Wednesday, March 30, 2005

Cradle for our son.

This was a fun project. My wife and I were expecting our second child, and my shop was pretty well setup to do something major. I say major because this project involved lots of classic joinery, with no mechanical fasteners (except for how the crib sits on the pedestals.)

My only regret about this project is that I didn't have my shop setup to make this for our daughter when she was born. I'd have loved to make her something and then hand it down to her brother. Instead, I made her a wonderful Noah's Ark Toy. She has started to have an interest in woodworking and we will make something together.

The cradle was from a plan that I found online. I wanted to make a crib, but finding crib hardware in Canada is impossible. I came across the cradle plan on It's all mortise and tenon joinery.

I made the crib from red oak. I had honed my skills with my jointer, planer, tablesaw and bandsaw on my daughters Noah's Ark project. I was ready for this. It's finished with three coats of amber shellac and resides in our sitting room upstairs. My son was not a sleeper. He slept about 45 minutes out of every 2 hours for the first 9 months of his life, and thus didn't spend much time in this cradle. It was still fun to make and maybe it will be handed down to grandchildren.

Here is the link to the photo of the construction at picasaweb. Cradle Project.

Monday, February 28, 2005

Noah's Ark

I was dying to make something for my daughter. I came across a neat toy plan at This is a version of Noah's Ark. It is made from red oak and was my first test drive of the new jointer and planer. I really found the limitations of my little delta bandsaw on this job. It's going to have to go before I do anything bigger.

This plan was several pages of measured drawings and patterns. As it was constructed of layered laminations of the hull and was two symmetrical sides, I decided to gang up the sides and make two pieces at once on the bandsaw. This led to ultimate demise of my little saw as it wasn't prepared to cut 2 inches of red oak. I'm sure if I knew anything about tuning it, at that point, I might still have it.

After making the pieces and sanding them on the spindle sander, I realized that the tolerances of joining the sides to the centre spline were greater than what I had allowed for when bandsawing the pieces. I got clever, and after gluing up the sides, I decided to run them across the jointer to flush the ends up. This worked great, except when I joined them together, the top didn't fit anymore. Rather than cut the top, I used a trim router and template to cut a rabet that the top fit into.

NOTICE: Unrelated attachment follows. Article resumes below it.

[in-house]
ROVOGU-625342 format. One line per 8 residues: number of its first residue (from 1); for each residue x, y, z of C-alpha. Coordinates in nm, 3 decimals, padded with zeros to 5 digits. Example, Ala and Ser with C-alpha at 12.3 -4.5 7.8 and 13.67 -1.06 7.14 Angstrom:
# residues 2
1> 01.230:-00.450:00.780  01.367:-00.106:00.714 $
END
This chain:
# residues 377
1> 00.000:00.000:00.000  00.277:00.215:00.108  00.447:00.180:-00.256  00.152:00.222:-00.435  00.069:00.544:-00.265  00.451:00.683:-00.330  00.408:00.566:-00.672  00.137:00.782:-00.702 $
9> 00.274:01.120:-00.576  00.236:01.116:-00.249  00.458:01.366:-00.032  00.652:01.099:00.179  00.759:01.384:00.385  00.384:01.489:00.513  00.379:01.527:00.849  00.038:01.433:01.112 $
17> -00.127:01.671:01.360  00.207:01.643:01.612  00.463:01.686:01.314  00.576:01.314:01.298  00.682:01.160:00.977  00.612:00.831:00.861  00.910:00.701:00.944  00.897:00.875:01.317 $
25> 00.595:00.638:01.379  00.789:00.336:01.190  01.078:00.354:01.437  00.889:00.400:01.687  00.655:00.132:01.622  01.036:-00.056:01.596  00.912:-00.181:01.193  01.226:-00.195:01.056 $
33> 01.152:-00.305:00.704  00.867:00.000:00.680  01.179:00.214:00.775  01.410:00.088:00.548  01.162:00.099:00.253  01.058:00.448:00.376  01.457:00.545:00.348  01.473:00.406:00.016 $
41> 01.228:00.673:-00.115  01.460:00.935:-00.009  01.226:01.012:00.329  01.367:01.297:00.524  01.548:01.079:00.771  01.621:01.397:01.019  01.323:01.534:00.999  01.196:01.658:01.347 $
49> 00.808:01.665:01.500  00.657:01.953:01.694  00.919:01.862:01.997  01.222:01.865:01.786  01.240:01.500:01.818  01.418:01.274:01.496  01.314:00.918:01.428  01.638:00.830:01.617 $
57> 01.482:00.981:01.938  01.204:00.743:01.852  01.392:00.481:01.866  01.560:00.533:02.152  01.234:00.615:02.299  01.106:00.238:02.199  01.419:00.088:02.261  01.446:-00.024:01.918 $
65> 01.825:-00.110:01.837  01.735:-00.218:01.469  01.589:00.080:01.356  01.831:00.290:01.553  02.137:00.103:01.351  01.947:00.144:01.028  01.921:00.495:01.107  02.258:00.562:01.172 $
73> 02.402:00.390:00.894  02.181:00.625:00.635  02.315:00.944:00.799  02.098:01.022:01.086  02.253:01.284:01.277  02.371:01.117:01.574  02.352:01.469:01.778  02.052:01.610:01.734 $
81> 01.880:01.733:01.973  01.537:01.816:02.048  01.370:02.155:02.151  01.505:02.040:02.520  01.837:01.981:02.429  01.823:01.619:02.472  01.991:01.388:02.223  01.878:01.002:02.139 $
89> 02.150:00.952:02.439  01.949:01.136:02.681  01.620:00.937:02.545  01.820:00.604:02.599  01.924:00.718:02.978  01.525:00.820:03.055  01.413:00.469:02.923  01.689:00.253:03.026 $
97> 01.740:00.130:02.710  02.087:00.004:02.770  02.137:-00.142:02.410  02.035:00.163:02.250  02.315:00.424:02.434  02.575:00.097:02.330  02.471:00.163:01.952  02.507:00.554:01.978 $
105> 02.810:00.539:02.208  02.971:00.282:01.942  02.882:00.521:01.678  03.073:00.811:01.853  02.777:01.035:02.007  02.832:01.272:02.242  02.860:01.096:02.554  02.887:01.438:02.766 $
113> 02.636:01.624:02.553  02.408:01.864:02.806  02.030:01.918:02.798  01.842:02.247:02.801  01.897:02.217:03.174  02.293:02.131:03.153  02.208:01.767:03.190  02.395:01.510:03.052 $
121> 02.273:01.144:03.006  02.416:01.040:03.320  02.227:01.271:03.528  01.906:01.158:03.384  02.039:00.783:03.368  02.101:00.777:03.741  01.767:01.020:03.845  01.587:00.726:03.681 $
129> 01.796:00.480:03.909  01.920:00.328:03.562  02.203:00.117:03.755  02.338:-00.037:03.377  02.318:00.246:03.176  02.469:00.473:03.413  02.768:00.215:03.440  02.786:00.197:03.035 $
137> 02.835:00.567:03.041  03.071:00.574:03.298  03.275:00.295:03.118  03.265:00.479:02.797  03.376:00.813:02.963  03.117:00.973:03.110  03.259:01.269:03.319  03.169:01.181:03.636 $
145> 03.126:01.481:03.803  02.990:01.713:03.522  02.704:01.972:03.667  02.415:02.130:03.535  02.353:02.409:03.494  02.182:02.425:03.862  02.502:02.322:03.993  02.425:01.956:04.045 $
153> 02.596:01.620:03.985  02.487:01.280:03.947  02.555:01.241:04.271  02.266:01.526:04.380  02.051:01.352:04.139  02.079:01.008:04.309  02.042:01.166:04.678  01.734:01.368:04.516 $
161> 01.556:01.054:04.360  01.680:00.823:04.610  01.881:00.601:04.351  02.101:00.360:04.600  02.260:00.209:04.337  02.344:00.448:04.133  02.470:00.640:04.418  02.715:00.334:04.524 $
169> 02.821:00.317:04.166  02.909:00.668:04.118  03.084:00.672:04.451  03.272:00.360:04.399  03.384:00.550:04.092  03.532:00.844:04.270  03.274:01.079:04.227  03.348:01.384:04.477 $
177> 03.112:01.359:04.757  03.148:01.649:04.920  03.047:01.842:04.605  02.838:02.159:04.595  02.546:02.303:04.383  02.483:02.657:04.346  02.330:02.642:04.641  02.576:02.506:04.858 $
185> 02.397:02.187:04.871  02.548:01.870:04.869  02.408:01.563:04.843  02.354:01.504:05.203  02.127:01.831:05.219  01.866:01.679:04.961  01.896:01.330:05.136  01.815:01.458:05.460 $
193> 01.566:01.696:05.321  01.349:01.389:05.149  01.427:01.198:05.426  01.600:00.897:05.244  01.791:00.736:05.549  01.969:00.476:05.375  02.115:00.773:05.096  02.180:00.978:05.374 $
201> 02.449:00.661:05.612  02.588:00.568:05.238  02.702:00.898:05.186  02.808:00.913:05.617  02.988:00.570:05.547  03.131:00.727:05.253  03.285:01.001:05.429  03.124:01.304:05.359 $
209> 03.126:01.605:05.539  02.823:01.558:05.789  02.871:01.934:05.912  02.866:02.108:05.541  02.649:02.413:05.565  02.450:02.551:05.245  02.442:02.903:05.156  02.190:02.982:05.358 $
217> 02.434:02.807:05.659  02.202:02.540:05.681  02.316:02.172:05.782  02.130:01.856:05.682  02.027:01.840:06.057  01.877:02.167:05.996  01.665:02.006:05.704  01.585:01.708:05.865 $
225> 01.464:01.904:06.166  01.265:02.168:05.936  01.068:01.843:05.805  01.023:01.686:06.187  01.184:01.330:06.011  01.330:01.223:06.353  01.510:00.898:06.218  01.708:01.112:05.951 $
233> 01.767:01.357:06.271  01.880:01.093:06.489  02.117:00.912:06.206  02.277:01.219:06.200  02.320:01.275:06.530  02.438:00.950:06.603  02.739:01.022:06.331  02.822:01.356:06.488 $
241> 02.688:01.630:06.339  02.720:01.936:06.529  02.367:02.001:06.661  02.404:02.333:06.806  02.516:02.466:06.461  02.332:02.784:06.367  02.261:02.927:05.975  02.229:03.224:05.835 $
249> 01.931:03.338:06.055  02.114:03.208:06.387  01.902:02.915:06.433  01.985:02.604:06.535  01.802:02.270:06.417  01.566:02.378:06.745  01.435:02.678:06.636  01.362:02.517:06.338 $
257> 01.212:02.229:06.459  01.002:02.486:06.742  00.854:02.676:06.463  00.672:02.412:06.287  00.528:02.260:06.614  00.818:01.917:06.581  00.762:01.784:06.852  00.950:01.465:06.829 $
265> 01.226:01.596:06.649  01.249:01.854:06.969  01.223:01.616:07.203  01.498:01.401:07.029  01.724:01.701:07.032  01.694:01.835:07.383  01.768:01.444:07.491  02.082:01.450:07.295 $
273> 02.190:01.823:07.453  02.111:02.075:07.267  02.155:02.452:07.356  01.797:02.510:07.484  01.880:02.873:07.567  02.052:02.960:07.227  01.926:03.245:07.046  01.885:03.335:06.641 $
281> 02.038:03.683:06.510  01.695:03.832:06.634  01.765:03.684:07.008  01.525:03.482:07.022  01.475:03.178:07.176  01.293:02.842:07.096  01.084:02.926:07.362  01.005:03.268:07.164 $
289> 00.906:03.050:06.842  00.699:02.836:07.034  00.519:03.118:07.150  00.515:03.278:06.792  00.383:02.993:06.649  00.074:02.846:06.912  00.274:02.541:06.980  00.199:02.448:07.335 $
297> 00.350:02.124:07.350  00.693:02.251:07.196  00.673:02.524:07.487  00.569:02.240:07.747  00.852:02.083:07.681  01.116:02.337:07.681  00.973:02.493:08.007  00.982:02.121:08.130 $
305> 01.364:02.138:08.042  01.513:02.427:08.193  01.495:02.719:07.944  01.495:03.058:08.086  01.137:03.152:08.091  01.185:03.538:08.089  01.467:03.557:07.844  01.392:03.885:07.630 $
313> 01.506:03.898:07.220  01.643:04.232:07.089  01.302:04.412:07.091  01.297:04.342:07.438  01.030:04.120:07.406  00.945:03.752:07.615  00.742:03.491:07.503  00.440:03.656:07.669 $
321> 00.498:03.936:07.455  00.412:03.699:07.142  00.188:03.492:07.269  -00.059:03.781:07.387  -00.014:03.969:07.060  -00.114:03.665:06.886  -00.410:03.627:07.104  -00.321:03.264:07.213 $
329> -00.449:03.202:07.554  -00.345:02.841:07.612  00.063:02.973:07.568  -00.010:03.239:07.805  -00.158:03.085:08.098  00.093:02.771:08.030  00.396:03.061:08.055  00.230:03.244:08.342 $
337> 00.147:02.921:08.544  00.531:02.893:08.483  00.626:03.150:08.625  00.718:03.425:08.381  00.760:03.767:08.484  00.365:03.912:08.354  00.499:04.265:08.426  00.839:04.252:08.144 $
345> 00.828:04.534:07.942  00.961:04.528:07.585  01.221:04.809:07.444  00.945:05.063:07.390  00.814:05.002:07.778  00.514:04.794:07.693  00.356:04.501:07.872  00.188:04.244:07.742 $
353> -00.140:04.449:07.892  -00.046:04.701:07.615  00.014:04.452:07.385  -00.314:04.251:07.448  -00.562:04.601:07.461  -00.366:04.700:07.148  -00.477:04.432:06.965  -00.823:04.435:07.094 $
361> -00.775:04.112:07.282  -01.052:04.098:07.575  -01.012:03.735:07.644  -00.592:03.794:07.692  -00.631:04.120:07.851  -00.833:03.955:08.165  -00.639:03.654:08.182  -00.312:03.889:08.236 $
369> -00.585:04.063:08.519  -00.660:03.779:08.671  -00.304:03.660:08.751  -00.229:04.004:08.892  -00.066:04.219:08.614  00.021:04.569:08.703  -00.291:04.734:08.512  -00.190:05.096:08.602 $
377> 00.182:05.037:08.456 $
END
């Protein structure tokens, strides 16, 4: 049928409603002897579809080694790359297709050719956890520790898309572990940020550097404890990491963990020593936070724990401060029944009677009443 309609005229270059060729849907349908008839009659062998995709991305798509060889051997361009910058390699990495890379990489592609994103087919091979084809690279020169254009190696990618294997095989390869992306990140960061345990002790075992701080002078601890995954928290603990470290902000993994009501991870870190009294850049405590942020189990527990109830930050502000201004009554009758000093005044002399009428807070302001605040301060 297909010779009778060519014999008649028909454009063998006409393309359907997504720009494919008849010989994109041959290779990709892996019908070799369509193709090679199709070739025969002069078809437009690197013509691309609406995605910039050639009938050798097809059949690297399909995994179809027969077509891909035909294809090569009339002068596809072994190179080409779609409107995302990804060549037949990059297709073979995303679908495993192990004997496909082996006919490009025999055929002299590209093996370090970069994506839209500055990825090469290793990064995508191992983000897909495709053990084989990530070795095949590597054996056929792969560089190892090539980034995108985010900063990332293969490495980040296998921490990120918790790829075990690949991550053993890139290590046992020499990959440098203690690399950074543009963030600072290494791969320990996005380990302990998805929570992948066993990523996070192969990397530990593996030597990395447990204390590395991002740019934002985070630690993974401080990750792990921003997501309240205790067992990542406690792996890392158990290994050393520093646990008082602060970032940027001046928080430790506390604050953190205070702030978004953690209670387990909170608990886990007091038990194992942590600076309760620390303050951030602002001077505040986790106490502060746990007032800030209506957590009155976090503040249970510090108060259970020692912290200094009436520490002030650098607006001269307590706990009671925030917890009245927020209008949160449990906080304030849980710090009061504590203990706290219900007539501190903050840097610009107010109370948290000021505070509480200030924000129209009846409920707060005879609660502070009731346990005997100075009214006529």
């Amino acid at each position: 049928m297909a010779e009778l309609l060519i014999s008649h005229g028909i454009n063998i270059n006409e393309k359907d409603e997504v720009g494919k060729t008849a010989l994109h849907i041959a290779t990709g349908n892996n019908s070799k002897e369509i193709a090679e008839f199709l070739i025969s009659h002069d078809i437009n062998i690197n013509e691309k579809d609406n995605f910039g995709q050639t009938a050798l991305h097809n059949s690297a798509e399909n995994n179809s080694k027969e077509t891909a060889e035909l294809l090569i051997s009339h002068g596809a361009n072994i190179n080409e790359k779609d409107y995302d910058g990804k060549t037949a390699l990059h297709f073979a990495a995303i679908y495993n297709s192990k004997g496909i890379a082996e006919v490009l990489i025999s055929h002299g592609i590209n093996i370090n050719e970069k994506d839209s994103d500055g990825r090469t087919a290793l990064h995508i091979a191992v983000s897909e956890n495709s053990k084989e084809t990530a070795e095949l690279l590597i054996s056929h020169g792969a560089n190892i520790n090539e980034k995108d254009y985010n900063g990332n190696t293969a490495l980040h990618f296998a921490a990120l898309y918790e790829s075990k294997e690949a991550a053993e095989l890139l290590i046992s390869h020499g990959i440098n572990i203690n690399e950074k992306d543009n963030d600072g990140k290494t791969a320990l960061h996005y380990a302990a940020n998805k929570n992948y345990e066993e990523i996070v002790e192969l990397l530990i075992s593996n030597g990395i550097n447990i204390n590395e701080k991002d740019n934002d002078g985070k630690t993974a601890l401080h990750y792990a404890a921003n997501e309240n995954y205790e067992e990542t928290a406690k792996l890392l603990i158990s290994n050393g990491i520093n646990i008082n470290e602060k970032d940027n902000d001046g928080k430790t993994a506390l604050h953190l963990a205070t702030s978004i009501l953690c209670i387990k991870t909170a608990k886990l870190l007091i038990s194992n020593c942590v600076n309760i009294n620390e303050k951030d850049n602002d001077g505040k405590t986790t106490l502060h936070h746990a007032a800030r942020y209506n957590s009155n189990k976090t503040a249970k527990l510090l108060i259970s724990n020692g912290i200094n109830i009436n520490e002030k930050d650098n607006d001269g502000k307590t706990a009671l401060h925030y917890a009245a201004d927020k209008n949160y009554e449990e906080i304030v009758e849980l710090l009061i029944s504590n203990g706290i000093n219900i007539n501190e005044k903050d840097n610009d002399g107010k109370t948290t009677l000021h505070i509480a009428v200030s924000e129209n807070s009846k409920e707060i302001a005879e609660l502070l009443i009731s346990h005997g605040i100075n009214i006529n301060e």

This little piece has a gazillion little animals all scroll sawed out of red oak. That was really not fun to do. I have a crappy scroll and occasionally the blade would grab the piece of wood and pound it into the table at an excessive rate of speed until I could turn the saw off. I tried a bunch of different blades, but ultimatly got to work on a Dewalt scroller and realized my saw is crap. I've tried tuning it, but it's just not a great saw.

The ark is finished with three coats of watco danish oil and holds a premium spot on the mantle in our family room.

Thursday, January 6, 2005

My Little Shop

I work out of a small basement shop in, you guessed it, my basement. When we bought the house about 9 years ago, it had a little woodworking shop in it. I was an avid model airplane enthusiast and had built some giant scale aerobatic planes while living in Oregon, and thought that the little shop would be put to good use. Over the next few years, I built a bench, added a few tools, but soon after we bought the house, our first child was born. With that, I lost interest in things that took me outside the house and my model airplane hobby went by the wayside.

Soon after our first was born, I started watching a show on TV. The New Yankee Workshop. I had seen episodes of it in previous years and was always amazed at the furniture that he made and the shop he had. I was hooked.

So, over the next few years I started gathering more tools. Then with the birth of our second child, I was heavy into woodworking as a hobby.

I have included a link to My Shop and Projects album at Picasaweb. I have made a few things more than I have listed but didn't take pictures of everything. I got onboard the "blogger" thing late and now have taken a liking to recording contstruction and finishing of my projects. I share them with those that care to look, but I really posted them more for me to go back and look at the process so I can remember. I have never done a piece that wasn't for someone I cared about, so the photos of construction and comments that I make, help me remember the process.

I'll add stuff as I do it. I hope to add some video to this blog as well. That is, if I do anything worth filming.